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Martinez v. Schlumberger Technology Corp.

United States District Court, D. New Mexico

March 30, 2017

SAUL MARTINEZ, on Behalf of Himself and on Behalf of All Others Similarly Situated, Plaintiff,
v.
SCHLUMBERGER TECHNOLOGY CORPORATION, Defendant.

          ORDER GRANTING IN PART AND DENYING IN PART DEFENDANT'S MOTION FOR ENTRY OF PROTECTIVE ORDER AND CONFIDENTIALITY AGREEMENT (Doc. 41)

          LOURDES A. MARTINEZ, UNITED STATES MAGISTRATE JUDGE

         THIS MATTER is before the Court on Defendant Schlumberger Technology Corporation's Opposed Motion for Entry of Protective Order and Confidentiality Agreement (Doc. 41), filed February 6, 2017. Plaintiff filed a response to the motion on February 21, 2017 [Doc. 47], and Defendant filed a reply on March 7, 2017 [Doc. 50]. Having considered the motion, response, reply, record of this case, and relevant law, the Court FINDS that the motion shall be GRANTED in part and DENIED in part.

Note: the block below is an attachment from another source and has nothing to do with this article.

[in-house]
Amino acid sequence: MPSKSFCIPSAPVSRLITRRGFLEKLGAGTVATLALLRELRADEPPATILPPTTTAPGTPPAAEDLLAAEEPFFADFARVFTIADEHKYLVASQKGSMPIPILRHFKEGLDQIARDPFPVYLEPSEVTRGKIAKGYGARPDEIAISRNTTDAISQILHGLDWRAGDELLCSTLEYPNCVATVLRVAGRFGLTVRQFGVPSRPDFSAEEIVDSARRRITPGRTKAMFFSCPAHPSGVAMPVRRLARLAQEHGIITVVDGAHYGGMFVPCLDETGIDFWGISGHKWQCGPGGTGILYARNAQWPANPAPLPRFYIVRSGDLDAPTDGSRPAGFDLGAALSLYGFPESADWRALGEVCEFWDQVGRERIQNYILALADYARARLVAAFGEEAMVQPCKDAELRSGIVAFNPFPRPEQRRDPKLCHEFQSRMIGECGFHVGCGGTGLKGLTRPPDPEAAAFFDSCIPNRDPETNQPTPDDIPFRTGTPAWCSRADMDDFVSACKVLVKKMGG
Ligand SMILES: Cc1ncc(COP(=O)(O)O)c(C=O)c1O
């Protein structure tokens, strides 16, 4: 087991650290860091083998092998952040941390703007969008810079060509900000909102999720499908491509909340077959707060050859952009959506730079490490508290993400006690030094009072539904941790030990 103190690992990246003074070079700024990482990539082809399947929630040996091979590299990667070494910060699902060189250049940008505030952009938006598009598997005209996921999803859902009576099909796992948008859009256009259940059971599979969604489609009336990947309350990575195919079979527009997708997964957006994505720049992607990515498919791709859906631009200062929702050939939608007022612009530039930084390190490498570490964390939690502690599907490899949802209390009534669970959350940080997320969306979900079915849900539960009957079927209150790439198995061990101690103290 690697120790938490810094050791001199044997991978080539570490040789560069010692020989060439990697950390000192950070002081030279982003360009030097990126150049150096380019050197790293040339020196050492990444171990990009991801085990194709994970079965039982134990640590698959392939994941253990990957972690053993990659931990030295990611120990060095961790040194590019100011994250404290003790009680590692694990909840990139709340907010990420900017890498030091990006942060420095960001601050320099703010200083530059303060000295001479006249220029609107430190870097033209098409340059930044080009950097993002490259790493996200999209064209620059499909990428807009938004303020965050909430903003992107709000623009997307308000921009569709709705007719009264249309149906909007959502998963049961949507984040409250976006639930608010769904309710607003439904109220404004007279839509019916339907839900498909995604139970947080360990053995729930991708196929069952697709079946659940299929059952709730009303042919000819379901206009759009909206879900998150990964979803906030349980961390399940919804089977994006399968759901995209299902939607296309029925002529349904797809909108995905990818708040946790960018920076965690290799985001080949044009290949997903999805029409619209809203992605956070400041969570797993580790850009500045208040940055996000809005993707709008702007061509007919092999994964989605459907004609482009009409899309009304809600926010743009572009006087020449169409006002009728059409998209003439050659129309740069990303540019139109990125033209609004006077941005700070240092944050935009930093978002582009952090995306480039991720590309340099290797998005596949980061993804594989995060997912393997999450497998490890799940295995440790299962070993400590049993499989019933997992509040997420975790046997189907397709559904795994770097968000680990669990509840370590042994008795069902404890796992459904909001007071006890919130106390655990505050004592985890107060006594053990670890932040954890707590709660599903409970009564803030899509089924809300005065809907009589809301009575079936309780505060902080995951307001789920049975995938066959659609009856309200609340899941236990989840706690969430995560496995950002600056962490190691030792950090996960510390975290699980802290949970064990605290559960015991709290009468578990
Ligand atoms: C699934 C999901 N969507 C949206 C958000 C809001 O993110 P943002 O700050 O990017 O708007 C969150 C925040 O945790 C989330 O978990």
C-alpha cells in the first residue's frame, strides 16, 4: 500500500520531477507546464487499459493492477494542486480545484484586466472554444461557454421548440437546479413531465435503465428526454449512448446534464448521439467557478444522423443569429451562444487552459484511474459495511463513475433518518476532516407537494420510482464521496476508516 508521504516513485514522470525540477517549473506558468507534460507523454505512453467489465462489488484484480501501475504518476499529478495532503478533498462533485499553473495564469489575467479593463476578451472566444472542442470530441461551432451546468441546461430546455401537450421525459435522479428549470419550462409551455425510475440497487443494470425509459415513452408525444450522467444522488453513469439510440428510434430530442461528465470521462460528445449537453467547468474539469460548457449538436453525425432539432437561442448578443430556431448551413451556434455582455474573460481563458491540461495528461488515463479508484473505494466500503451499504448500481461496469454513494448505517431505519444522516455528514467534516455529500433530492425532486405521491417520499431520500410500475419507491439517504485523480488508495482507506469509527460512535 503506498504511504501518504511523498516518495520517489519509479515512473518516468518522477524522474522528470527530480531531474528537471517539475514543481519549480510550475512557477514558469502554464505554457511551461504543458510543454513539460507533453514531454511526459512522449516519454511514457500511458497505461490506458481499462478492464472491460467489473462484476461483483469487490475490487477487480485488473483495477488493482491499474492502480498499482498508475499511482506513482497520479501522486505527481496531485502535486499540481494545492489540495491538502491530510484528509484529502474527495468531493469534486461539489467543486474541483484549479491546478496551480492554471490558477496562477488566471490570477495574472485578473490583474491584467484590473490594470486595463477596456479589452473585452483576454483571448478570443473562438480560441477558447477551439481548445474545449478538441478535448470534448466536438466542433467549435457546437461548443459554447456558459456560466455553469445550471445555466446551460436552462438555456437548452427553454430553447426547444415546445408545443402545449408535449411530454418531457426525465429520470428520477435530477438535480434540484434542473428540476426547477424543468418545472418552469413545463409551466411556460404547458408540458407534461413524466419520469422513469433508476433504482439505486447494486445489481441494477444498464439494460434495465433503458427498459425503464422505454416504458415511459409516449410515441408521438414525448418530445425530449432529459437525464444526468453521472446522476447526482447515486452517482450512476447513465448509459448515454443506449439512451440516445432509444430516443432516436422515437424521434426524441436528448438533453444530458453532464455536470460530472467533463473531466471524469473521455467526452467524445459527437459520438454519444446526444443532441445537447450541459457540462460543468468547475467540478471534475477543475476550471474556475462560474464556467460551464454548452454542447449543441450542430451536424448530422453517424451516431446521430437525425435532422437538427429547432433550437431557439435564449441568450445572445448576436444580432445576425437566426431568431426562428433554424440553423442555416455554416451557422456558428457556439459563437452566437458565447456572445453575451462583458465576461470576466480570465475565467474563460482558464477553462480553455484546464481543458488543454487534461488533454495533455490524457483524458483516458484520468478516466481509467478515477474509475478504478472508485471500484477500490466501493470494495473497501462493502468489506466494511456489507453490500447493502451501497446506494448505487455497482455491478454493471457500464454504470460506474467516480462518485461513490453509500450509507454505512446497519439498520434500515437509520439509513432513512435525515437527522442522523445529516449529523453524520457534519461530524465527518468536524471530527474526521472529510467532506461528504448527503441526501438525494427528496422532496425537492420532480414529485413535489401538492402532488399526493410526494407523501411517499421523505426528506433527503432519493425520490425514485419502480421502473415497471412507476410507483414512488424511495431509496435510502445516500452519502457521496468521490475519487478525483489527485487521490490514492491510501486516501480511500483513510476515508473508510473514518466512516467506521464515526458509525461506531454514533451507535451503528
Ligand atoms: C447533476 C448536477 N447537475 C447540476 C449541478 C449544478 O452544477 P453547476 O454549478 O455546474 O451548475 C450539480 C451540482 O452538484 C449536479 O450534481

Defendant states that the parties have been unable to agree on the terms of a protective order and confidentiality agreement, and asks the Court to enter Defendant's proposed order. [Doc. 41 at 3]. Defendant contends that Plaintiff has insisted on changes to Defendant's proposed protective order that are unsupportable, and Defendant asks the Court to enter the proposed order as is. See Id. at 5-6 (citing proposed order at Doc. 41-2).